Avoid buying pyjamas or underwear that will only be worn for this one occasion. Ask yourself, ‘do I really need this?’ before you purchase. If you do need it, buying from slow fashion and sustainable brands is always the best option.

Even on Valentine’s day itself, take a flask of tea to a park bench, go stargazing. There are so many things for you to do; make your own card, bring breakfast to the bed – as we have all learnt this year, it is the little things that make a difference.

At the end of the day, you know your loved ones better than anyone else, so be creative, be thoughtful, give them your time and show them love!

Organising your wardrobe

Over the lockdowns here in the UK, many people turned to their wardrobes, deciding that now was the perfect time to have a clearout and donate all their old things to Charity Shops. Whilst donating items is a great way to support your local charities, with around 67 million* items of unwanted clothing making their way to them, it might be time to look at how we consume and, in time, discard clothing. The place to start with this is in your wardrobe. It’s so easy for stuff to accumulate that this can feel utterly overwhelming when it comes to sorting through it all, but the team at Bandi are here to help.

Everyone has different ways that work for them, and it’s all about finding what works for you. Before we start ripping clothes off the hangers, a good place to start, no matter your organising style, is creating four separate piles to sort your clothes into.

Keep

The goal here is to love every item that you keep. You want to look at your wardrobe and have every piece be worn and loved. Ask yourself: What does this go with? How many times have I worn it in the past year? Do I genuinely love it? If you can answer all these questions, you will know which items belong in your “Keep” pile, ready to head back into your collection and which it may be time to send on their way. Once you have a wardrobe full of items you love, it will be much easier to decide if you really need that new t-shirt.

We know that some items may be sentimental, even if you no longer wear them. So instead of having them take up room in your wardrobe, fold them up and place them in a box that you can tuck away.

Swap

This is for all those pieces that are still in great condition, and you just know that someone else would love them. It’s okay if you have fallen out of love with them, and they just aren’t quite your style anymore; upload them to Bandi to find pieces to replace them! There will be someone who will love your old pieces, and it’s the perfect place to find something new for you.

Fix

Is that blouse missing a button? Are those trousers just a little too long? Into the fixing pile! In most cases, they aren’t a lost cause. Sometimes the items you love just need a little TLC. Grab a needle and thread, check out some youtube tutorials if you need a guide and get to bring them back to life! If it’s a more advanced fix, then taking your piece to a local tailor will have it looking as good as new.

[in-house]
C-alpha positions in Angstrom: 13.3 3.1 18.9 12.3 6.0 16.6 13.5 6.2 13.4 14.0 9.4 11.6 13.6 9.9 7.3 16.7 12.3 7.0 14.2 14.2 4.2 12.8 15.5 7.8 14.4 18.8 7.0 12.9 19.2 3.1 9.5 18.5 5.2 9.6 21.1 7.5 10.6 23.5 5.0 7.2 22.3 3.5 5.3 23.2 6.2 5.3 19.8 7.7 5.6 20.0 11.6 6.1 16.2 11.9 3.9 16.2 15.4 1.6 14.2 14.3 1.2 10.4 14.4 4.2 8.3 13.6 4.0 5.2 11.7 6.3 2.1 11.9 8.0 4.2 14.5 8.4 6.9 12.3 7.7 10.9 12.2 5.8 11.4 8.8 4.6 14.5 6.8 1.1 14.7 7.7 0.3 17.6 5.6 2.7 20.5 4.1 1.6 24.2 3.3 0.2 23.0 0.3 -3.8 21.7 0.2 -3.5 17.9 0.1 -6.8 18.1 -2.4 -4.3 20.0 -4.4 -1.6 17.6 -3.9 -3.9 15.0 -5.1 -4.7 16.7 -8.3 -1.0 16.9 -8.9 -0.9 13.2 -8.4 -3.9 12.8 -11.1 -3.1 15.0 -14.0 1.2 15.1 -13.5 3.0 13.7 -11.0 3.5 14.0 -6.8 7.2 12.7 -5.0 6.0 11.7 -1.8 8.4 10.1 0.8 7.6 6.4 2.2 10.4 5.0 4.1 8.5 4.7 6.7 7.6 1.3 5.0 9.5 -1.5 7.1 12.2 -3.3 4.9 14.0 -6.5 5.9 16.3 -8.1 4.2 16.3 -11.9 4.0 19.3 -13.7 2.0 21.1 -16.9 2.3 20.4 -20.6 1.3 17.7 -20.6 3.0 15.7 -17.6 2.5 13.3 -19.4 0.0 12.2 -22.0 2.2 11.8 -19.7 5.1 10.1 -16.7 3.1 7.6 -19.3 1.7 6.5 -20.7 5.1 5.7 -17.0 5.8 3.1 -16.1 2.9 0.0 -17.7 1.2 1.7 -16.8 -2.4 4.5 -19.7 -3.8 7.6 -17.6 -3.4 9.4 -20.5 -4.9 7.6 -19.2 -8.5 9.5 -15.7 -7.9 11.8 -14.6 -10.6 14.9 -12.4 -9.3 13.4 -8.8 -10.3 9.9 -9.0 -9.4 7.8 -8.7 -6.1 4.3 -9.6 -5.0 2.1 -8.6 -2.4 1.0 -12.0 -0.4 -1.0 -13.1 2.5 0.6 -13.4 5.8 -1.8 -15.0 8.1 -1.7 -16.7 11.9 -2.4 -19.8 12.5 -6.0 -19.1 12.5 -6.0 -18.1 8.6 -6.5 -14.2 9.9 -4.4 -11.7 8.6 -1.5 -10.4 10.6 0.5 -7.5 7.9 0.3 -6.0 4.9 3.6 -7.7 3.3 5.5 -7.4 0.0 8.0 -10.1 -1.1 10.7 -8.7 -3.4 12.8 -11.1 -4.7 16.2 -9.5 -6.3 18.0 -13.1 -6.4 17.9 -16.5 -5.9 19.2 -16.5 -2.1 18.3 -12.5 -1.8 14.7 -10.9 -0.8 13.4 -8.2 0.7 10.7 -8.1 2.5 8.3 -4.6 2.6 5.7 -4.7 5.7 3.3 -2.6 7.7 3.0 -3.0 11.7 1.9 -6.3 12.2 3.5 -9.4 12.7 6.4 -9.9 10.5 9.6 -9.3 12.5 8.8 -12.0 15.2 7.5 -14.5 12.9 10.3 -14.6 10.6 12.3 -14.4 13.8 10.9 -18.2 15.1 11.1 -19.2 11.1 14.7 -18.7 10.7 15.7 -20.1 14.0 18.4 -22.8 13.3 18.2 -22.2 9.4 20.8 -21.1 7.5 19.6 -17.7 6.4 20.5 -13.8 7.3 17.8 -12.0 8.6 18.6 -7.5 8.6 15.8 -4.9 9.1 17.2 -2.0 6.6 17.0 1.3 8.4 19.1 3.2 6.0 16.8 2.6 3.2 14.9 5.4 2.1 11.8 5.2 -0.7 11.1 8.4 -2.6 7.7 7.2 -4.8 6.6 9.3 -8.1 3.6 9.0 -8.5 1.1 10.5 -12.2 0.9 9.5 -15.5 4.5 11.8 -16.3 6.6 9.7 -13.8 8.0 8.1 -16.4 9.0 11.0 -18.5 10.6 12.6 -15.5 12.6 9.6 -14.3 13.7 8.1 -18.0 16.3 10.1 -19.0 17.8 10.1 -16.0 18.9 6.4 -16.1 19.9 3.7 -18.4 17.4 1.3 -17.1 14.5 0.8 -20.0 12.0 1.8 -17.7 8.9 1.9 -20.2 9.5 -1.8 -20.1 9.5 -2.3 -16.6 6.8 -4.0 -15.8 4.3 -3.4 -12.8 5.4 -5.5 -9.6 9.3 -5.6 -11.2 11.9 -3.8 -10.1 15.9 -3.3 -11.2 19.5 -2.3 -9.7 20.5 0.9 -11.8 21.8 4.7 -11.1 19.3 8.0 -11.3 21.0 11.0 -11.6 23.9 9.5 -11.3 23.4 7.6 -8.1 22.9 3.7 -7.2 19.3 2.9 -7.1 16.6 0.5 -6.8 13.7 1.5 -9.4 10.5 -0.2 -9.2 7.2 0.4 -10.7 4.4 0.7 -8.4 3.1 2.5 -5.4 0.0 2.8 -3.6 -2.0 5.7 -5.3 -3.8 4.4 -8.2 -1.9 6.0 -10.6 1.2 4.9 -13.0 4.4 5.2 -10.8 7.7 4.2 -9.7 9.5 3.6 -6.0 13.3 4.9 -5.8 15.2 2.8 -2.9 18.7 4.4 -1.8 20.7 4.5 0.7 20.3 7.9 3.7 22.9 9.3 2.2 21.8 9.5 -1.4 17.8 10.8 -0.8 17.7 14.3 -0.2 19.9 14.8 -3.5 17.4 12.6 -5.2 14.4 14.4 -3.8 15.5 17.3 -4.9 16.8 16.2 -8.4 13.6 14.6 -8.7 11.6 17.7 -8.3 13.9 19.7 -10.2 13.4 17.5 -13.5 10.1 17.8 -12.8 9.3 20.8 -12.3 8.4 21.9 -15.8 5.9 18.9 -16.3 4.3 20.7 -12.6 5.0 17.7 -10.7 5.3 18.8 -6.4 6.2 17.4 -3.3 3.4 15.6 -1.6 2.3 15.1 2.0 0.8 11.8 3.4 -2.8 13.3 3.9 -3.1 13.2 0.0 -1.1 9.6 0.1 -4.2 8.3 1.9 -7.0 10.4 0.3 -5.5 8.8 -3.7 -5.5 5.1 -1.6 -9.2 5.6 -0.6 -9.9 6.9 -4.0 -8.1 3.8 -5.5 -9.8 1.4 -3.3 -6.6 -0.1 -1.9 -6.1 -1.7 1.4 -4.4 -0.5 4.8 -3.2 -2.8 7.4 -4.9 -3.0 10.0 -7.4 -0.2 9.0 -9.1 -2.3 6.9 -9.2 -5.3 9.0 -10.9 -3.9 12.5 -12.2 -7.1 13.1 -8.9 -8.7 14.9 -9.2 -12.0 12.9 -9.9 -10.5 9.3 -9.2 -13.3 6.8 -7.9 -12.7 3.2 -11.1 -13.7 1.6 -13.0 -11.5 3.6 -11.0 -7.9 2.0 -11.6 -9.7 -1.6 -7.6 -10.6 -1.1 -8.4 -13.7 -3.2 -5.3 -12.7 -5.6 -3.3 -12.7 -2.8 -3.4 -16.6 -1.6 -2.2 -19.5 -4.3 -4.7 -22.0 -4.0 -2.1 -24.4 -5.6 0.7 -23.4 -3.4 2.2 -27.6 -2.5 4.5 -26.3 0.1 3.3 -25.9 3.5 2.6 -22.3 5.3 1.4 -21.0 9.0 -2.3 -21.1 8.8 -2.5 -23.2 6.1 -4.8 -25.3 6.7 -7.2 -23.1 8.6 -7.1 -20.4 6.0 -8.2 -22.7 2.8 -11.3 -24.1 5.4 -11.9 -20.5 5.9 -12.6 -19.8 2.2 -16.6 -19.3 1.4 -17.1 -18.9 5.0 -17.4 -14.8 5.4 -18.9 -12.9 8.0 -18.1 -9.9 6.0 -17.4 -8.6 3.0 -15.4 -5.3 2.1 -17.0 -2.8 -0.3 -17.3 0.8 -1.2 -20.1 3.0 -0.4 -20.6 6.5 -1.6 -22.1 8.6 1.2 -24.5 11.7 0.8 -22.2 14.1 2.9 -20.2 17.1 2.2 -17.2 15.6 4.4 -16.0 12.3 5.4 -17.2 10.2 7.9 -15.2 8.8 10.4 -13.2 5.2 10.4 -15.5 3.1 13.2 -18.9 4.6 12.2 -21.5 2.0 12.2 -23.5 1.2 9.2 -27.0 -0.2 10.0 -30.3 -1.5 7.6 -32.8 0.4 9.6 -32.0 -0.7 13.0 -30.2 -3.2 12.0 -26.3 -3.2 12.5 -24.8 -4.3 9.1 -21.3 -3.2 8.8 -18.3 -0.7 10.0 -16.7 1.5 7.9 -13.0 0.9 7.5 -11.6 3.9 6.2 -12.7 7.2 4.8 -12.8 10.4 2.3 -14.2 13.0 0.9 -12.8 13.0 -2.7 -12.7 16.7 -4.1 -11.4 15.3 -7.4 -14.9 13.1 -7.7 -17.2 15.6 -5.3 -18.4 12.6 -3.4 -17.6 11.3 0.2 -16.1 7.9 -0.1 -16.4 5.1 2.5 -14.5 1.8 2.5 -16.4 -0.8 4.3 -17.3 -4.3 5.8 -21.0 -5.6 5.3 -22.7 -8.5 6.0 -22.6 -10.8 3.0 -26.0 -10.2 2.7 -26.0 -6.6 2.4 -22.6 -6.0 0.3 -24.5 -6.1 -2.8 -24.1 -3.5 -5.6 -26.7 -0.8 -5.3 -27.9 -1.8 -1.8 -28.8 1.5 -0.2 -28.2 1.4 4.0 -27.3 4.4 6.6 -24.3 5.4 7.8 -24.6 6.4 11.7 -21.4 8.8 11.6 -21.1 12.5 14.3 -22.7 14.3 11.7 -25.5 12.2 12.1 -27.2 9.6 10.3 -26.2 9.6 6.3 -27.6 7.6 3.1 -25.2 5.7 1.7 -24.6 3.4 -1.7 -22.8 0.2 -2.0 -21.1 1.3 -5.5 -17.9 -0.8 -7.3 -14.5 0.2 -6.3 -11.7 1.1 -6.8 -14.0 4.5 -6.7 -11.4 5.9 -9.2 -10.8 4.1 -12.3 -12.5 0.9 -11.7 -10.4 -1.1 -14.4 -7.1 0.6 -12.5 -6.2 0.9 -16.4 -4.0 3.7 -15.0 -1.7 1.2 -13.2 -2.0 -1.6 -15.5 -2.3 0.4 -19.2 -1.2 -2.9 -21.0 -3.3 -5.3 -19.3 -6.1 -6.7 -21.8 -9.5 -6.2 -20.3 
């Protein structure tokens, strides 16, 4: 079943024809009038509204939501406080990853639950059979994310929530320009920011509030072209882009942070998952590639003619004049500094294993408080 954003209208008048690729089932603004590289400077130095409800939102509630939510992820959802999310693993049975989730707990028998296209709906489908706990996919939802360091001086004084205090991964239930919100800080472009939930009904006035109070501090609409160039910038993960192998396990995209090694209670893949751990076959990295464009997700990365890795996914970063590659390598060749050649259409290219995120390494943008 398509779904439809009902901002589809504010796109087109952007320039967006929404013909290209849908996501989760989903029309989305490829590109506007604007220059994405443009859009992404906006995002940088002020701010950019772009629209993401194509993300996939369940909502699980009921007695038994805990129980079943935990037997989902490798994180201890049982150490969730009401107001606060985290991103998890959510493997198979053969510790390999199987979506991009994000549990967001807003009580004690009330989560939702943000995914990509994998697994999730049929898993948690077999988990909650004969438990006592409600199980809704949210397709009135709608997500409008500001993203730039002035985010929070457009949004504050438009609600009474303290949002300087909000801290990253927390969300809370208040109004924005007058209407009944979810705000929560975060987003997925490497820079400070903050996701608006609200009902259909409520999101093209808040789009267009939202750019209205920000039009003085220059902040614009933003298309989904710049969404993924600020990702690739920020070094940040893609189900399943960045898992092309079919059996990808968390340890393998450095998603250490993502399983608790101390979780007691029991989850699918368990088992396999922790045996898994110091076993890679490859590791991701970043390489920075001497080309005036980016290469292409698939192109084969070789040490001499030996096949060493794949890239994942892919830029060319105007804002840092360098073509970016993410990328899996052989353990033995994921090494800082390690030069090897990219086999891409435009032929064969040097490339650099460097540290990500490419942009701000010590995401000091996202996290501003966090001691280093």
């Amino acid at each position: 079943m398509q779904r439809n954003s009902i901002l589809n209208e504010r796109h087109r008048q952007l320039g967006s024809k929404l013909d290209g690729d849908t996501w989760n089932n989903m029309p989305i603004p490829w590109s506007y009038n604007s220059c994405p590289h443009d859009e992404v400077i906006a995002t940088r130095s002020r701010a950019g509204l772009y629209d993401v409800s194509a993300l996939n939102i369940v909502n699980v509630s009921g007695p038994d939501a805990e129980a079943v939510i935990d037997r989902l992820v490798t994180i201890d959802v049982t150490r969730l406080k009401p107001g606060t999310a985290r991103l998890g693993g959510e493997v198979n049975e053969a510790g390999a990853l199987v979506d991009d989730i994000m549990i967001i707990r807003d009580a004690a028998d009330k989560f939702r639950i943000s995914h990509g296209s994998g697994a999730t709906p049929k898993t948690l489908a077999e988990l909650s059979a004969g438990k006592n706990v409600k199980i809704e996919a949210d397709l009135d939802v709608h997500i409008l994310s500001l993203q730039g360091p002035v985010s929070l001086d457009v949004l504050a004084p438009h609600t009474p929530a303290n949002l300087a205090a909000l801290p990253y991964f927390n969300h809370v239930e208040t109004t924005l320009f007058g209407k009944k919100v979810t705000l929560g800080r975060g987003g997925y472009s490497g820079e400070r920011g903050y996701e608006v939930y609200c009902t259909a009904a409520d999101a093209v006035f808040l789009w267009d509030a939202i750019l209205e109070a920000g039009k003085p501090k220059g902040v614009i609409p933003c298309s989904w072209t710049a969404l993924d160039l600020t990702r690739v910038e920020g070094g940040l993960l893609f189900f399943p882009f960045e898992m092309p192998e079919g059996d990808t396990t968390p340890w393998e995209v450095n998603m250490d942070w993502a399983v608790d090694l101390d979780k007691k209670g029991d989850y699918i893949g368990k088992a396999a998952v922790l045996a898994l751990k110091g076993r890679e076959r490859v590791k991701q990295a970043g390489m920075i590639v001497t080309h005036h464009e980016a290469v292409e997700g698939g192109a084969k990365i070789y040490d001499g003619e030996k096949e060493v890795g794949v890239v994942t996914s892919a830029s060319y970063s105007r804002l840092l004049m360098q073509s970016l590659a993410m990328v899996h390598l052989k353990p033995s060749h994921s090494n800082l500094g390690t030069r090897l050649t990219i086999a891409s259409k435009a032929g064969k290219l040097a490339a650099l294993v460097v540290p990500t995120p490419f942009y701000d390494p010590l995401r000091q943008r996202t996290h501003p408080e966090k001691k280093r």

Recycle

Sadly, some clothes will have reached the end of their life, and there is no amount of fixing them that will bring them back from the brink. Once you have organised all your clothes, take your recycling pile to your local textile recycling point to be used again to create something new. This way, you avoid sending them to landfill.

Now we have our designated piles; it’s time to open your wardrobe and get sorting.

Categories

A common suggestion is to completely empty your wardrobe onto a bed and then go from there, but we are trying to not get overwhelmed. Staring at a giant mound of all your clothes isn’t exactly calming! To avoid doing this, try removing items in categories, one group at a time. You might want to start with all your dresses or trousers; pick whatever feels like a comfortable place to start. From there, you can work on one section at a time, sorting each piece into its designated pile.

Try-On

If you have the time, a speedy and easy way to see what you think of an item is to simply try it on. Your body may have changed with your style, and something that was once your favourite top now just doesn’t suit you anymore. Working on the premise of “If it isn’t a hell yes, it’s a no” might seem brutal, but it works. If you aren’t quite ready to be totally cutthroat, then that’s okay. You can hang onto a couple of “maybe” pieces and use the following method to see if you actually end up wearing them!

Hanger Switch

Now you have nicely organised everything, it’s time to put everything you want to keep back in your wardrobe. But before you just hang everything in there without a care in the world. Here’s a trick that will make your life easier for the next time you need another clear-out. As you are placing everything on hangers, make sure that they all face the same way in your wardrobe. Then when you come to wear a piece and hang it back up, flip the hanger around. This way, you will know which items you are actually wearing and which ones it might be time to finally say goodbye to.